Res: [tied] Origin of *marko- (was: Hachmann versus Kossack?)

From: Joao S. Lopes
Message: 57281
Date: 2008-04-14

Any trace of a Balto-Slavic cognate of *marko-? Any *markas, mraku? How could the Central Asian word reach Western Europe without intermediary steps?

I have a suspiction that Greek Marpessa (cf. Idas and Marpessa) < *MarkW-, although her name could be also a suffix -e:ssa < *-a-ek^wya: . A link with Merope, Pleiad mother of horseman Glaukos is also possible...

JS Lopes

----- Mensagem original ----
De: Richard Wordingham <richard@...>
Enviadas: Sábado, 12 de Abril de 2008 17:28:31
Assunto: [tied] Origin of *marko- (was: Hachmann versus Kossack?)

--- In cybalist@..., "Brian M. Scott" <BMScott@... > wrote:
that Matasovic wrote of *marko-:
This word is probably a "Wanderwort" of eastern origin,
that established itself in Celtic and Germanic alongside
the inherited PIE word for 'horse', *h1ek'wos (OIr. ech).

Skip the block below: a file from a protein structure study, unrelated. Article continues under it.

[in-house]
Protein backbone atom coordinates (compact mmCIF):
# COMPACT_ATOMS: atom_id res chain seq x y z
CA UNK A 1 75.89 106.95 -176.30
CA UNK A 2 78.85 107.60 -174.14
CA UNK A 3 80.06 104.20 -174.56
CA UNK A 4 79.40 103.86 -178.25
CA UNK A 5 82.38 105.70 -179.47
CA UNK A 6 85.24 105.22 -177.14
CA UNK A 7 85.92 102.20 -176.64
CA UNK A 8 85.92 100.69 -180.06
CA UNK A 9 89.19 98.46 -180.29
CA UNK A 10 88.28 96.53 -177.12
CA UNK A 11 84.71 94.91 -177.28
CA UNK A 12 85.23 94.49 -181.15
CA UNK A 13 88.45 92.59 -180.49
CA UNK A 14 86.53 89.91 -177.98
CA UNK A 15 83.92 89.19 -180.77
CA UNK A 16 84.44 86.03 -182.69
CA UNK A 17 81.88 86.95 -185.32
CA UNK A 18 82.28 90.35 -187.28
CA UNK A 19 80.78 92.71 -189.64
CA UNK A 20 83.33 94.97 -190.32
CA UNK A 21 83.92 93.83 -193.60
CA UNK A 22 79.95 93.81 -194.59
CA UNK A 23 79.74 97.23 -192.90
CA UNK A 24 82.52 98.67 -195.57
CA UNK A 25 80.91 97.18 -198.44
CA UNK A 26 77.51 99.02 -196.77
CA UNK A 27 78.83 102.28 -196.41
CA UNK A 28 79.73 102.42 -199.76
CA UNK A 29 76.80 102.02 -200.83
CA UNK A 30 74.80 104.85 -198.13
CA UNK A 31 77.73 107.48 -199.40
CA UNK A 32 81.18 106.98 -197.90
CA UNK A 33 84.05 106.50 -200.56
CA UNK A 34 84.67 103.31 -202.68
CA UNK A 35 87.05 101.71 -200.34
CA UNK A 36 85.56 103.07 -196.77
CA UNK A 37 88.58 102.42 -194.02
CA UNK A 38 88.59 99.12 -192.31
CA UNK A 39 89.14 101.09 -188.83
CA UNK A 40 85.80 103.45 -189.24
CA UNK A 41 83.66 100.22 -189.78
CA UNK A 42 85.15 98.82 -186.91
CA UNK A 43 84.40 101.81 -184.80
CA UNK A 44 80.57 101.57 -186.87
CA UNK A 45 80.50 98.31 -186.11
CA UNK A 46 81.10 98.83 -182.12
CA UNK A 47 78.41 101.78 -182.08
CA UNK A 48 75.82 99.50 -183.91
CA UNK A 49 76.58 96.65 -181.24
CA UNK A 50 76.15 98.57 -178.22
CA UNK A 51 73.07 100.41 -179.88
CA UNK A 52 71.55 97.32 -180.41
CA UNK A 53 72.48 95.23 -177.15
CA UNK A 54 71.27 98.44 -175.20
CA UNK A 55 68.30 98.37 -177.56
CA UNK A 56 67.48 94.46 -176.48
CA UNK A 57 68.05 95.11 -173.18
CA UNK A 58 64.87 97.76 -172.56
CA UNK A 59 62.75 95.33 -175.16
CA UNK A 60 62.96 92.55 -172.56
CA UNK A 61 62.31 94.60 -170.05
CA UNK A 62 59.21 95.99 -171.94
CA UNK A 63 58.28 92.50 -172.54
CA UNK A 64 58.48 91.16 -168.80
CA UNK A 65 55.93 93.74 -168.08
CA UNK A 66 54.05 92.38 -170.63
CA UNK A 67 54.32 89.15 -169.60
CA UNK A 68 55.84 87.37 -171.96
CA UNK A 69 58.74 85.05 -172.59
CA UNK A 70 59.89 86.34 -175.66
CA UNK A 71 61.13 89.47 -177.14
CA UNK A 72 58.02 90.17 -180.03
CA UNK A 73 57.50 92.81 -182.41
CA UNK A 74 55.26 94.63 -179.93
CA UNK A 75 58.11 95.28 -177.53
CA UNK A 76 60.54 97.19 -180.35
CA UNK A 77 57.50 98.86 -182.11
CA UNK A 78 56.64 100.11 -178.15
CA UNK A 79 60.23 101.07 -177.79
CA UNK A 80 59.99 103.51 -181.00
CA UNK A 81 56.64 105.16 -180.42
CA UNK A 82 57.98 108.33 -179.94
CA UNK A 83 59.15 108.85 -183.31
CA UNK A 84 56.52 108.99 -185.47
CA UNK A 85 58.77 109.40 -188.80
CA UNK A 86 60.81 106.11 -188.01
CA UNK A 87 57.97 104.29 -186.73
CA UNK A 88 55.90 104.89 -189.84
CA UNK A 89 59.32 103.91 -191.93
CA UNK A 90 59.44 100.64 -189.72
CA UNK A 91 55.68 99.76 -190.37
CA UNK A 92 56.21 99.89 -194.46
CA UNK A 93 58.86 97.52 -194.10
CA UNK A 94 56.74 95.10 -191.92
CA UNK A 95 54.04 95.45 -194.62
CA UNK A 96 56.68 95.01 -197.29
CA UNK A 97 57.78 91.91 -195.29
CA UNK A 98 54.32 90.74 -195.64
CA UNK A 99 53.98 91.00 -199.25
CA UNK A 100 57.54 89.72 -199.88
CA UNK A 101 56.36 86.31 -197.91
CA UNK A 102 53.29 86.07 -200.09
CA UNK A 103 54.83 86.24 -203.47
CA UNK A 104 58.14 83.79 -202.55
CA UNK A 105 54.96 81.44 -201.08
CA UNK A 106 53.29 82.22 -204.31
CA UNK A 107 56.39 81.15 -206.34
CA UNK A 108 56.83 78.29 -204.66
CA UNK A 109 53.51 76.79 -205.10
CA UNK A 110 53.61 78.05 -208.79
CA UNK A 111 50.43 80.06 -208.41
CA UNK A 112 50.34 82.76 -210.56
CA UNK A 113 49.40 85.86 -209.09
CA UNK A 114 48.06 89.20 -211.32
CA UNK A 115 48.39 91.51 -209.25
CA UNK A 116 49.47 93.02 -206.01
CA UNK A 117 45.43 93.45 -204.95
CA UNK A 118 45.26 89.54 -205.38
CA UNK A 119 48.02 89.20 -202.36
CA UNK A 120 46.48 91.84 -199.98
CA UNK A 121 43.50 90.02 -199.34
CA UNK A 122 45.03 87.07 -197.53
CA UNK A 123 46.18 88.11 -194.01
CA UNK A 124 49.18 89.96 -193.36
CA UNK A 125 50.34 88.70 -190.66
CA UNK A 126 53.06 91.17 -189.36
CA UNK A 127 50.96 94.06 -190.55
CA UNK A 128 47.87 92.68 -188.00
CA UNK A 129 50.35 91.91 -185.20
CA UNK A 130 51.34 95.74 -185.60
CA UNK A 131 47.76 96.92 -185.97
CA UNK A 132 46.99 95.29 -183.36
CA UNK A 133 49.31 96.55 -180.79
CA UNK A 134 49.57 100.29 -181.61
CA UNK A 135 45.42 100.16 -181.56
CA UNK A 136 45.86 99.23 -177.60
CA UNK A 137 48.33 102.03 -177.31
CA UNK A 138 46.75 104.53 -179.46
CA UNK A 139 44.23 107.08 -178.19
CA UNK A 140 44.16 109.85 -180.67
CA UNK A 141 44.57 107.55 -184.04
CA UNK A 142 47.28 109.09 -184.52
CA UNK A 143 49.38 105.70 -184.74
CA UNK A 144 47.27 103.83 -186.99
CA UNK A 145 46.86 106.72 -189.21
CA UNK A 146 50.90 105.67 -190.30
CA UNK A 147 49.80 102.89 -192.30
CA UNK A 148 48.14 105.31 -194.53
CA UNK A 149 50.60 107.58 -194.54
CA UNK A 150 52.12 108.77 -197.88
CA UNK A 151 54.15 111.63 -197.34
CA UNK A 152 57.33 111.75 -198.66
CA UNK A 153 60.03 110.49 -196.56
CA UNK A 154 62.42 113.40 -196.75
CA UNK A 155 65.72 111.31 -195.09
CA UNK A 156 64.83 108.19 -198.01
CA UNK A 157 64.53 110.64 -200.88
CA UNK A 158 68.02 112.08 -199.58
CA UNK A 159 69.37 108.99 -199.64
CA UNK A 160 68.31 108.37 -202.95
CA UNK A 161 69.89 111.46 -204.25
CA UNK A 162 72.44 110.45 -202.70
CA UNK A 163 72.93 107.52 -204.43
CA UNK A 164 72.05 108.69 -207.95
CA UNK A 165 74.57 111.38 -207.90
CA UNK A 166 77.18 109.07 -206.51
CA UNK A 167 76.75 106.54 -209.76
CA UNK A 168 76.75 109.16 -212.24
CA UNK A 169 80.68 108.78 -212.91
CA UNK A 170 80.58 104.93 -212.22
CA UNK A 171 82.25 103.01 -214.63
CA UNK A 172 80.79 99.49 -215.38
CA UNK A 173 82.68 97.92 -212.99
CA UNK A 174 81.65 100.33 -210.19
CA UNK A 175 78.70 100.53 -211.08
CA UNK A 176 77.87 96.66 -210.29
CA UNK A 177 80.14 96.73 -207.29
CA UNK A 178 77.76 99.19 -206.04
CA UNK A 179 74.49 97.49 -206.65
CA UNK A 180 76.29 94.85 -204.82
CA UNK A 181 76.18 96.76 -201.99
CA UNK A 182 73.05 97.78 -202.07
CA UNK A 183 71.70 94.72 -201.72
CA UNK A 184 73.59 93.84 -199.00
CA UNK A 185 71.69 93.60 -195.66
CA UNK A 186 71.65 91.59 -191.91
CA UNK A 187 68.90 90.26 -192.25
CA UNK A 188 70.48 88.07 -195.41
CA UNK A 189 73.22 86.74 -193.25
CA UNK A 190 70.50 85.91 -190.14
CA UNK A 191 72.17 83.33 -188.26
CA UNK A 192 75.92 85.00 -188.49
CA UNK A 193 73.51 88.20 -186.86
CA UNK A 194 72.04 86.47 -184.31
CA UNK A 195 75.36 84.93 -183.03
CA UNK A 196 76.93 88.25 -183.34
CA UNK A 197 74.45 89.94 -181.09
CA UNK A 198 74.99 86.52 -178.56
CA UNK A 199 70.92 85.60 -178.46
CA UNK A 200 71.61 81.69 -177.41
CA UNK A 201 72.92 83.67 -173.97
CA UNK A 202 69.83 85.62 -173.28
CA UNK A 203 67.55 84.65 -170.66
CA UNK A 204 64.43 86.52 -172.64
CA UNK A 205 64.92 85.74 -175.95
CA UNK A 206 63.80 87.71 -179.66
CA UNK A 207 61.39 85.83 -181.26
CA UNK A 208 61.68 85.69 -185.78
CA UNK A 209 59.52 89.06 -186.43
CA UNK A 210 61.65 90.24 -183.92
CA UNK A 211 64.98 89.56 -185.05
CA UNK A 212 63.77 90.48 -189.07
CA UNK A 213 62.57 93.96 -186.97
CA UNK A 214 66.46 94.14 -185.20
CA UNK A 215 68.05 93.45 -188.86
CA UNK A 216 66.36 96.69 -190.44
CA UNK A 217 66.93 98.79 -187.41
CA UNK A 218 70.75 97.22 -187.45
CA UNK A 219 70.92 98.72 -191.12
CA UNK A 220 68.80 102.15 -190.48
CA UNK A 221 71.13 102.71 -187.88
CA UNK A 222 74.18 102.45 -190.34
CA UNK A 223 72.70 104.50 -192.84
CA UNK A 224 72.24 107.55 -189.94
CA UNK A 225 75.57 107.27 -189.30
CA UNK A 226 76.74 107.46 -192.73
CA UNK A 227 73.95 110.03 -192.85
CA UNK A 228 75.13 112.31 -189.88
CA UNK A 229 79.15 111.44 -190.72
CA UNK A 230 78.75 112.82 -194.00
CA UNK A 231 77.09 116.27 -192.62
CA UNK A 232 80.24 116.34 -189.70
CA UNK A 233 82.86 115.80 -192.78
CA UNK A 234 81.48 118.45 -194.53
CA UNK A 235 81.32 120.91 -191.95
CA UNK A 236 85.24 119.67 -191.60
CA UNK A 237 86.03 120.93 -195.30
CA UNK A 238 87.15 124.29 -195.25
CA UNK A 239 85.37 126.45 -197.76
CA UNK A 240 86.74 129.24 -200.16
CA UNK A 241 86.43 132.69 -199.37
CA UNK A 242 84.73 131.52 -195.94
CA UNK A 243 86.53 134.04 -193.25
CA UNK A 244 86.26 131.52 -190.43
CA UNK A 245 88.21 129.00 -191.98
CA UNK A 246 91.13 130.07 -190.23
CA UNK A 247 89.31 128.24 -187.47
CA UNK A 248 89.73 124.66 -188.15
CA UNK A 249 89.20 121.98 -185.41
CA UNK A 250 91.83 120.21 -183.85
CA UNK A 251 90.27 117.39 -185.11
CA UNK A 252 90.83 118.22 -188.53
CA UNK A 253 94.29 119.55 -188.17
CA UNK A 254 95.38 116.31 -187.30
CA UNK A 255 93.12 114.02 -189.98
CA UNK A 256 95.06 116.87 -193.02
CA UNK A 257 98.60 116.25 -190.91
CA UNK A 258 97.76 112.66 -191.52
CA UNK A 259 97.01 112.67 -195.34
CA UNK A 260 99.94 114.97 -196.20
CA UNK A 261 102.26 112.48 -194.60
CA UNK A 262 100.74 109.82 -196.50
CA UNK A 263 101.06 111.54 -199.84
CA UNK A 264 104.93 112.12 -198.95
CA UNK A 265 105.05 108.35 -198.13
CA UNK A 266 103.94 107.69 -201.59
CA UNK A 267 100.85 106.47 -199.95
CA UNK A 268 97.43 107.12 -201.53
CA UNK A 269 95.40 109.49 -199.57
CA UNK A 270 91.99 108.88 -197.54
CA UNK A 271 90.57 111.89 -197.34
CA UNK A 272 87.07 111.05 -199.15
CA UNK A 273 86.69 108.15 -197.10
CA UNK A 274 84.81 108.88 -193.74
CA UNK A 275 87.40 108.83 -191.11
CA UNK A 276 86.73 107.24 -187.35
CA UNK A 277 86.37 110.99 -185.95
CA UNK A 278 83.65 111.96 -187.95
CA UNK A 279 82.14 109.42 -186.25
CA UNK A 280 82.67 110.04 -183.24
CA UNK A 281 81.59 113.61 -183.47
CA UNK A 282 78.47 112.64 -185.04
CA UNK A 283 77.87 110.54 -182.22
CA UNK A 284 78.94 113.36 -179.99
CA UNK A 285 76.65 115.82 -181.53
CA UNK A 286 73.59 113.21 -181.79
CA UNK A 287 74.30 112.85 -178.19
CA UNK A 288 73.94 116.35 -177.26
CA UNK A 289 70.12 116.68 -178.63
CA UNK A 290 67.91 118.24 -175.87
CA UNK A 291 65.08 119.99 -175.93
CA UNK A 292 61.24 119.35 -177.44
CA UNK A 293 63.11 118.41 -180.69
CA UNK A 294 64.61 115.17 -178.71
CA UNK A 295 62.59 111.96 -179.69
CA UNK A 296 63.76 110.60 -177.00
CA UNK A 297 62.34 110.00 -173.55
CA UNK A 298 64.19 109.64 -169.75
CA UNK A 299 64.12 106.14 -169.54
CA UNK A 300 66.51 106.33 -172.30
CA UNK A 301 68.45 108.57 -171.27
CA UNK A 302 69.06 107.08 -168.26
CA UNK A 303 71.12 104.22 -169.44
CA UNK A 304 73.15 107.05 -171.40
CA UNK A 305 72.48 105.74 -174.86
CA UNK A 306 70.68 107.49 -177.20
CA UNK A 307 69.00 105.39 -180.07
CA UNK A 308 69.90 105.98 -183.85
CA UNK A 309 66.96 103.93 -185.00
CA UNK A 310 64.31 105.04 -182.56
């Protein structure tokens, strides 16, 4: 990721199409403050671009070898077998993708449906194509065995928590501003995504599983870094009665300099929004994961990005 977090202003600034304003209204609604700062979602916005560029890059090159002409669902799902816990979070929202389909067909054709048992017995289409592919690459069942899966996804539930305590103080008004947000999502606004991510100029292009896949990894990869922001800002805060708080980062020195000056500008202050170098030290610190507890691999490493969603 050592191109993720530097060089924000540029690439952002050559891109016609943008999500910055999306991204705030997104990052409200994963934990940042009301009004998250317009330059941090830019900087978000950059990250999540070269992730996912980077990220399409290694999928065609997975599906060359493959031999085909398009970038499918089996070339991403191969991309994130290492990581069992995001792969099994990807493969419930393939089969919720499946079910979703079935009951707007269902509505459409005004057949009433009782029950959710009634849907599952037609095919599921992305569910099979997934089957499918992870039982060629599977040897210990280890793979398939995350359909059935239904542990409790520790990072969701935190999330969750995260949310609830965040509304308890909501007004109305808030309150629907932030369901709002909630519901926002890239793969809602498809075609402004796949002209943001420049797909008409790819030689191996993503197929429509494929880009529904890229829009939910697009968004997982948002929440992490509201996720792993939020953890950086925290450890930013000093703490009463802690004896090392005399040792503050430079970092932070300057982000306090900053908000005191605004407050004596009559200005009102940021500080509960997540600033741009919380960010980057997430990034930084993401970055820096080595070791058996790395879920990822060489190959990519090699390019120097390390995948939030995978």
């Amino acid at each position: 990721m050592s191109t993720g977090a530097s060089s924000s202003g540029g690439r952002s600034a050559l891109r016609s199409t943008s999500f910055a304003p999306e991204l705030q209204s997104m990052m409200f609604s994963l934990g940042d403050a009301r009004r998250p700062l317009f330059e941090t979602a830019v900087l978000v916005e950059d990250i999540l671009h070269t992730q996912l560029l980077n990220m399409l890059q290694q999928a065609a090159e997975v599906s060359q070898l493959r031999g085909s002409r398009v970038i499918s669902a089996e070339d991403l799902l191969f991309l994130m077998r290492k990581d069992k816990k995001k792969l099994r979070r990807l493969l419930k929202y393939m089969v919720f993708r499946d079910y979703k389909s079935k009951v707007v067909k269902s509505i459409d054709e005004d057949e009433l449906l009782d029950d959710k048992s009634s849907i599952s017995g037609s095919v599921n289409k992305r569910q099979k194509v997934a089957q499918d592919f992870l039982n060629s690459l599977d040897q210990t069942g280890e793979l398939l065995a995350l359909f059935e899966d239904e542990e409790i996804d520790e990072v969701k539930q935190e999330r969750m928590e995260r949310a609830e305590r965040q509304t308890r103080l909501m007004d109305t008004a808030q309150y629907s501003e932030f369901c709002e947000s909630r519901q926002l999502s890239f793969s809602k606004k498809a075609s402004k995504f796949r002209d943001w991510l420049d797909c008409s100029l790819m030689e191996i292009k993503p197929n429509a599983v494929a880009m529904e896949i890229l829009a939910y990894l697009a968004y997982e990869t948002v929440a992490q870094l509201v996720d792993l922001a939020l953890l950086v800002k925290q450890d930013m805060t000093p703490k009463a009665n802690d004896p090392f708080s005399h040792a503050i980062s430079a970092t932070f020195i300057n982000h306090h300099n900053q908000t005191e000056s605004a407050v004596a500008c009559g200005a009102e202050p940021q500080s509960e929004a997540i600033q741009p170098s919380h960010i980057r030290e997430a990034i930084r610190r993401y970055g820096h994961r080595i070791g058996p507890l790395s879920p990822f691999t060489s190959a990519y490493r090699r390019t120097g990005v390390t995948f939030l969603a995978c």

Attempts to connect it to Skt. márya- 'youth, foal' are
not convincing (Celtic points to non-IE a-vocalism of

But *marko- is not alone in having initial *ma-. Miguel listed nine
such words, namely

*mad- 'wet, gloss, fat'
*mag^H- 'fight'
*mag^- 'press, knead'
*mand- 'hurdle, plaited twigs'
*man-us 'man'
*marko- 'horse'
*math2- 'moth'
*mat- 'hook'
*mazdo- 'pole'

back in http://tech. com/group/ cybalist/ message/18118 .

The Asian words in *mor- apparently related to *marko are another
matter - though I always liked the idea of Thai maa_453 'horse' being
one of that language's oldest Germanic loanwords!


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